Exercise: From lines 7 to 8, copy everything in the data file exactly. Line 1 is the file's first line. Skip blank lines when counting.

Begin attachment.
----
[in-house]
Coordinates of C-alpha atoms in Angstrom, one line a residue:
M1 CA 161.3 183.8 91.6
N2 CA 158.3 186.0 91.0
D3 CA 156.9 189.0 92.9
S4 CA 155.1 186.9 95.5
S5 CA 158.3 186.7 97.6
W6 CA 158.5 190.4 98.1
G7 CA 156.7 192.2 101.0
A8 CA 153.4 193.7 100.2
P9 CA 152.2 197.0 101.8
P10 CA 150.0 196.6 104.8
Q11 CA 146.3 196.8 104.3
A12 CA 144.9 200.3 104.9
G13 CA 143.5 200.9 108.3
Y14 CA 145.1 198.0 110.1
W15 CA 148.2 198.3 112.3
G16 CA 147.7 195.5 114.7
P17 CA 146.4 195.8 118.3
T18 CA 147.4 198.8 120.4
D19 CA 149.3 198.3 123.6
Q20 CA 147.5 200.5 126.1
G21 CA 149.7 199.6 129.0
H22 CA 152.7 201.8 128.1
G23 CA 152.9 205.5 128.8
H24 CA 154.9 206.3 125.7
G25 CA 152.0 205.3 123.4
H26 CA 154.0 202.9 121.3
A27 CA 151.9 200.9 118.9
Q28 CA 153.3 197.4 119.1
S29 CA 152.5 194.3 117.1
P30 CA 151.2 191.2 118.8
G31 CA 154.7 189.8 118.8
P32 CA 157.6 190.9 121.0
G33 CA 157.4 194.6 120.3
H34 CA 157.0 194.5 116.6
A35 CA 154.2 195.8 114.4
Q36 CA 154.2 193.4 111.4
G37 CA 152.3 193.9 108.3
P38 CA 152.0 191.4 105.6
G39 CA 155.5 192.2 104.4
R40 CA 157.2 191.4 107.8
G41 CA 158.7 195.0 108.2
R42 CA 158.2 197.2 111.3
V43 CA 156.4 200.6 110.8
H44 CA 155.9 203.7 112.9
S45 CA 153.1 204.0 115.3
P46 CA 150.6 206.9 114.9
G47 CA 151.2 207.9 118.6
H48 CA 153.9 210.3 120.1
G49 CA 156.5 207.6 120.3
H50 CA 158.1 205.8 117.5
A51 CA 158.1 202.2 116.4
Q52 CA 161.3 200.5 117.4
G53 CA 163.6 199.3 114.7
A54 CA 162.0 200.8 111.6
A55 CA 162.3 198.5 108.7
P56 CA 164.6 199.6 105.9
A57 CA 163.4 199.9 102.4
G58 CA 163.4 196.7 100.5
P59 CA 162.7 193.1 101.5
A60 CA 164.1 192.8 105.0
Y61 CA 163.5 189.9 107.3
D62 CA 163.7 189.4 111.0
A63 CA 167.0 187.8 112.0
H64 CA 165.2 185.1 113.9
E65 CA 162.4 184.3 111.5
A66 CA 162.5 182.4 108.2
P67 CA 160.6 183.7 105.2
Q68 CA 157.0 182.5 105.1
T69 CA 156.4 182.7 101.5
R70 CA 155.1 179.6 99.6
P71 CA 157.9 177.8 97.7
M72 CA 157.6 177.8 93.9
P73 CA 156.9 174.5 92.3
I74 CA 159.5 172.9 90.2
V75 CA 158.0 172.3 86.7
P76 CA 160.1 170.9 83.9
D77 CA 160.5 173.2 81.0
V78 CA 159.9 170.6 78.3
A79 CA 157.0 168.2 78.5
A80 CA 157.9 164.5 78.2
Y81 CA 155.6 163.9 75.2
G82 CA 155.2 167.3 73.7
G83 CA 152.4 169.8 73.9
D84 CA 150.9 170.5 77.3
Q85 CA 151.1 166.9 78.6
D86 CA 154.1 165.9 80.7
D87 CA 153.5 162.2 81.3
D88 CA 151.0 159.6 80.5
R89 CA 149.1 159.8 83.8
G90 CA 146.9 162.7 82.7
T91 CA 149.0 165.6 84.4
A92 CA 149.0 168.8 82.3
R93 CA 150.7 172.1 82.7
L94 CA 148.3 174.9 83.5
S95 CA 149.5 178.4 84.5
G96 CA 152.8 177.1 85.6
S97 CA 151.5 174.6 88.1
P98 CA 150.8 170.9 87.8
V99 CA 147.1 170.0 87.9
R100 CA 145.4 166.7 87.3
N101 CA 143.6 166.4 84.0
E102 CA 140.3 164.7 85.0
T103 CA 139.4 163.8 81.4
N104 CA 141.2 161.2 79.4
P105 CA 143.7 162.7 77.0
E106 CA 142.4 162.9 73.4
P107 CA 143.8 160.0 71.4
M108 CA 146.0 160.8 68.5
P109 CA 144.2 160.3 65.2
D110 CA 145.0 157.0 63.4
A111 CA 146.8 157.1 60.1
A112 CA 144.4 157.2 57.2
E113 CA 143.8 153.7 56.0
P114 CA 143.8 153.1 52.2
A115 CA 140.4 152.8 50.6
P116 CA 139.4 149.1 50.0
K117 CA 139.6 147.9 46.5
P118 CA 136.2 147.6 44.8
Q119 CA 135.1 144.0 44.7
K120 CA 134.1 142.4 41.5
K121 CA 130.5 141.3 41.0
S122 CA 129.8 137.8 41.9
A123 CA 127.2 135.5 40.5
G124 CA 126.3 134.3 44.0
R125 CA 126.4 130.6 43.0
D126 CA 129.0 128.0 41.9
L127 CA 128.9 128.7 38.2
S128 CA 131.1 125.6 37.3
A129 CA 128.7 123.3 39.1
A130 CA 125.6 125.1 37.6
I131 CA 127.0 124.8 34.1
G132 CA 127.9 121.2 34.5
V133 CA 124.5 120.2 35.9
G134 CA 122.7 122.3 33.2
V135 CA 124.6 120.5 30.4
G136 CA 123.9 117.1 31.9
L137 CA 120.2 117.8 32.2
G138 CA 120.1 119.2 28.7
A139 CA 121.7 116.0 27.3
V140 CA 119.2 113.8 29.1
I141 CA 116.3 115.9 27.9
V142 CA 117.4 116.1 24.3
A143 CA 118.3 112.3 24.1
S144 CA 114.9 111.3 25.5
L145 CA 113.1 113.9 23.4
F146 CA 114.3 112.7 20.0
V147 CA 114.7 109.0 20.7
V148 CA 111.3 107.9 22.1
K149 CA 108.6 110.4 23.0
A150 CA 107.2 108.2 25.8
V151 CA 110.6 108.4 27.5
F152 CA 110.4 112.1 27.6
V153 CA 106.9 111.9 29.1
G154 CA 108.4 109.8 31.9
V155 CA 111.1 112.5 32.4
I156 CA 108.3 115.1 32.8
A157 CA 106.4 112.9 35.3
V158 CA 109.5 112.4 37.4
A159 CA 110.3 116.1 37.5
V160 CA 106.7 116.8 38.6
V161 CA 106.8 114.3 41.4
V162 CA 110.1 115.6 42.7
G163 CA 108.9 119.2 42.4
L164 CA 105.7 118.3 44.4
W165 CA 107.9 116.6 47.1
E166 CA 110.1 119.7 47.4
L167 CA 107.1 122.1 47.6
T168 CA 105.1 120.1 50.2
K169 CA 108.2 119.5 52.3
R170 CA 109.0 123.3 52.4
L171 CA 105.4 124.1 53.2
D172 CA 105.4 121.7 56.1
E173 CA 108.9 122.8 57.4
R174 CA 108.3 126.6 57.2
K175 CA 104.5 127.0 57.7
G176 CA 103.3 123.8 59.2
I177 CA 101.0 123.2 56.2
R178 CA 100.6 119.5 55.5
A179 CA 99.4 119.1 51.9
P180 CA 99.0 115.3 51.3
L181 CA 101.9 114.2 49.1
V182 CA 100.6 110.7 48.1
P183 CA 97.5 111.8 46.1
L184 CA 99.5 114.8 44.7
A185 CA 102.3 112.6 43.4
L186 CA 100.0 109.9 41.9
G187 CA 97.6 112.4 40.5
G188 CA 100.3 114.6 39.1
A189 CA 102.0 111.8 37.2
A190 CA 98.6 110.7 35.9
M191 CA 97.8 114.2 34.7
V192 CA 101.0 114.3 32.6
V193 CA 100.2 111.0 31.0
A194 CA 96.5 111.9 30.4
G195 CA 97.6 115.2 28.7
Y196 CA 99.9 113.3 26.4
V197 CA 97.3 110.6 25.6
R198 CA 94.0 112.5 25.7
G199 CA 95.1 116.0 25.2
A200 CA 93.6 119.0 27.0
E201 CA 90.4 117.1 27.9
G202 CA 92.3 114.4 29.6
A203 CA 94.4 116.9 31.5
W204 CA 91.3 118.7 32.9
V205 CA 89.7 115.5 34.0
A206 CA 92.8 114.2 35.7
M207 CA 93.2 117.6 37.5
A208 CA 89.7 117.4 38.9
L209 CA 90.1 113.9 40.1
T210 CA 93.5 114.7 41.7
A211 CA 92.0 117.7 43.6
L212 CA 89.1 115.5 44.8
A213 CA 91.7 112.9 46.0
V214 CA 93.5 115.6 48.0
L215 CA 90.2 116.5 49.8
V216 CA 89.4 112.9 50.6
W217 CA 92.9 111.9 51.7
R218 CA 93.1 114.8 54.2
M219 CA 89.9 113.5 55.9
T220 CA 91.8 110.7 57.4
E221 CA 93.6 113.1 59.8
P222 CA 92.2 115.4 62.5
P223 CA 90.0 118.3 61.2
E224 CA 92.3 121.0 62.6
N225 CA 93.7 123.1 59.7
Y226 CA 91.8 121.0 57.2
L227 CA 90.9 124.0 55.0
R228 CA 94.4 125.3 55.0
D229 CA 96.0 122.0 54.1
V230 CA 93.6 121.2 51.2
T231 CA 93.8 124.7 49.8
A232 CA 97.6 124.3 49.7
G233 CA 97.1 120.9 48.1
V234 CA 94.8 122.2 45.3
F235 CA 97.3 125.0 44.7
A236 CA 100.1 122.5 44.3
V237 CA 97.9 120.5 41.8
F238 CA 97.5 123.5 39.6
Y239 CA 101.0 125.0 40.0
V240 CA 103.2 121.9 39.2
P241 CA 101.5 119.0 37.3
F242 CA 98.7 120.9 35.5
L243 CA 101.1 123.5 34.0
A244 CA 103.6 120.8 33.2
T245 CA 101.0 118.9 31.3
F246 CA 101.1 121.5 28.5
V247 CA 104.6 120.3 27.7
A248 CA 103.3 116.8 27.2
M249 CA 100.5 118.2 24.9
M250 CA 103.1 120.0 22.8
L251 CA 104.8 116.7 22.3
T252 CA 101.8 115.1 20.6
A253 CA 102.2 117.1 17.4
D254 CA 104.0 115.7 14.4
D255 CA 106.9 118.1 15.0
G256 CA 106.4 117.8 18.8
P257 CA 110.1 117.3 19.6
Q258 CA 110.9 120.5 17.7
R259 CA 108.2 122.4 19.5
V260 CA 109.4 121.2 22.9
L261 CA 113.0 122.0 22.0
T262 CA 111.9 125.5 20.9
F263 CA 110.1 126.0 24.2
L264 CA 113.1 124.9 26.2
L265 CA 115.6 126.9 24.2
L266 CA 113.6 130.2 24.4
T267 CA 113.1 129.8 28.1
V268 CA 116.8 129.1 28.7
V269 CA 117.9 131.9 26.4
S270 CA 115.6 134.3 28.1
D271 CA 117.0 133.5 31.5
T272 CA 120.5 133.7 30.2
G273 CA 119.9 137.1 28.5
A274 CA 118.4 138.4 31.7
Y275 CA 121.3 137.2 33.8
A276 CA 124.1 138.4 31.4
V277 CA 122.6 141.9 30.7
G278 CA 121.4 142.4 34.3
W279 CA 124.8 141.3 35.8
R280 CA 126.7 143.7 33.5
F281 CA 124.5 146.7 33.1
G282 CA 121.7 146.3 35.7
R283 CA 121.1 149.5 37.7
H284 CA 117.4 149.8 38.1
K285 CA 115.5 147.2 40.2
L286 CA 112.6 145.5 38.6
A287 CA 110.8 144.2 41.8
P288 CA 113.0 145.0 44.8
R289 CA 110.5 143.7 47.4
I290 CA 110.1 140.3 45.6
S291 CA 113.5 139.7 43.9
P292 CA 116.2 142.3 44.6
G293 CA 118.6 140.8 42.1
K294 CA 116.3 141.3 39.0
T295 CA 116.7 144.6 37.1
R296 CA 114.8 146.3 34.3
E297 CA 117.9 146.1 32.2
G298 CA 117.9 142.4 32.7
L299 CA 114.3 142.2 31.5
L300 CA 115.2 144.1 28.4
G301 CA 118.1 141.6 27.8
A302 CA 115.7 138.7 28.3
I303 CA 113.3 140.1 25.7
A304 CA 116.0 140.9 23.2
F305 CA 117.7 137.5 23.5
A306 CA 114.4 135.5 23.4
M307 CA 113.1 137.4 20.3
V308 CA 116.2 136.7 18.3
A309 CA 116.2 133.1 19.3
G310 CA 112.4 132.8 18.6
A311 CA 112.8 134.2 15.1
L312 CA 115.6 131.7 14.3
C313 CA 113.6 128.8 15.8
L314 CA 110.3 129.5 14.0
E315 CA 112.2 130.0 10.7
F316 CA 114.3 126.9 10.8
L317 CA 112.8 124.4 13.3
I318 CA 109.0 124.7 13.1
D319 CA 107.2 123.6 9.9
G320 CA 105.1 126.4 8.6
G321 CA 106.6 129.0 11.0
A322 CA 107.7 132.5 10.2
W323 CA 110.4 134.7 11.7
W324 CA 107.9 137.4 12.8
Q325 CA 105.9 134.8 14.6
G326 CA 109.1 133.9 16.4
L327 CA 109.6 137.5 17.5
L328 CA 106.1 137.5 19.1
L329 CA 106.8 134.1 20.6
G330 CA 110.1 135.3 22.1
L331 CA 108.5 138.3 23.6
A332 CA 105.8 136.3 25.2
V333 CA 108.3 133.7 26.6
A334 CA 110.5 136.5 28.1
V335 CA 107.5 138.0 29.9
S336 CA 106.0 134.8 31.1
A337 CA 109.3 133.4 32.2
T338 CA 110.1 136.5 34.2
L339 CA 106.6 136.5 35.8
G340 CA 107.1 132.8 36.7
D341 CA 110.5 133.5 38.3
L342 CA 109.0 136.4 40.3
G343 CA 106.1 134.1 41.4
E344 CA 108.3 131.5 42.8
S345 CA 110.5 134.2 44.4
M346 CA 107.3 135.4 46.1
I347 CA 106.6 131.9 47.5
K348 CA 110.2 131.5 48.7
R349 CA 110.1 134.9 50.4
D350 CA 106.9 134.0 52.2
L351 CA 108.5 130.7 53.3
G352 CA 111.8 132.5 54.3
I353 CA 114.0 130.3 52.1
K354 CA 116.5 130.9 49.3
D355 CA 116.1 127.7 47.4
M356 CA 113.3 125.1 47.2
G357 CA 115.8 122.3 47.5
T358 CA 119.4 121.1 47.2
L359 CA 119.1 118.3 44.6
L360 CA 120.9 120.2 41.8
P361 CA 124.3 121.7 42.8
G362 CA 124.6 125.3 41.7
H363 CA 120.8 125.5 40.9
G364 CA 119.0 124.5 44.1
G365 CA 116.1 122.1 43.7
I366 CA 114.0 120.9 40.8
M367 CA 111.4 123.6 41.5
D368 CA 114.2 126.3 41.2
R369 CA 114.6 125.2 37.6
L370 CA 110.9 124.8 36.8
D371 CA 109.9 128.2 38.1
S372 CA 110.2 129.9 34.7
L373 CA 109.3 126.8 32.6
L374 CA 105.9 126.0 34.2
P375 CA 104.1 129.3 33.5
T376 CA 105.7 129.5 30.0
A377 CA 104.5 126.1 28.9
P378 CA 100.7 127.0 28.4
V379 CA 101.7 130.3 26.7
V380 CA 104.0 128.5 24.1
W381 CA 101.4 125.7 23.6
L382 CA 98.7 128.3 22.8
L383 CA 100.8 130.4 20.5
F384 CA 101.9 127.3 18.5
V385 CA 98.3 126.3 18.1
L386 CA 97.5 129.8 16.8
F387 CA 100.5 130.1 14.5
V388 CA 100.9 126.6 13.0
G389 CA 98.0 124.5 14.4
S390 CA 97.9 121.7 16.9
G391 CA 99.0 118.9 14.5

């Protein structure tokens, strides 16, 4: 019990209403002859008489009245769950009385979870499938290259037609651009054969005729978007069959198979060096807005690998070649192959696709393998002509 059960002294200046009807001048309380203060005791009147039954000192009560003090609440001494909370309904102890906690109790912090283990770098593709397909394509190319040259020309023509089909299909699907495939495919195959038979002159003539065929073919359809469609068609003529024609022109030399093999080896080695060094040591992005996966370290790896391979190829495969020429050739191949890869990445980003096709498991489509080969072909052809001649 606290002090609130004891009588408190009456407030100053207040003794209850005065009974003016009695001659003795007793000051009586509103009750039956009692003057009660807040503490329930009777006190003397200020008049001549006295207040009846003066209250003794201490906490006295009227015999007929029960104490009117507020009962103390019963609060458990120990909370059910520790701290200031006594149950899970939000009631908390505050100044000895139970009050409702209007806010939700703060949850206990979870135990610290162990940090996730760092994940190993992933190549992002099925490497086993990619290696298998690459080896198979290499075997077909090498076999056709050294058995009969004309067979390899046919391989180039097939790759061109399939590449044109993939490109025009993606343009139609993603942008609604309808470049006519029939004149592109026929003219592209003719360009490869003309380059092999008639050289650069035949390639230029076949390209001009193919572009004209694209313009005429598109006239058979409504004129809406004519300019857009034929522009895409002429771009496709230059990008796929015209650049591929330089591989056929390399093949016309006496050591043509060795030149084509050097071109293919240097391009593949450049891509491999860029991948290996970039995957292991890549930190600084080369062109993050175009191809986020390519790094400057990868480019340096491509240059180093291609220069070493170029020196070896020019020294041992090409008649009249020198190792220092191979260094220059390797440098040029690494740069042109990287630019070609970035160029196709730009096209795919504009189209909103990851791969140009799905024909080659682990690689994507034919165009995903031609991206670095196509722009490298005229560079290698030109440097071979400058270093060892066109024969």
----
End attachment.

S5 CA 158.3 186.7 97.6
W6 CA 158.5 190.4 98.1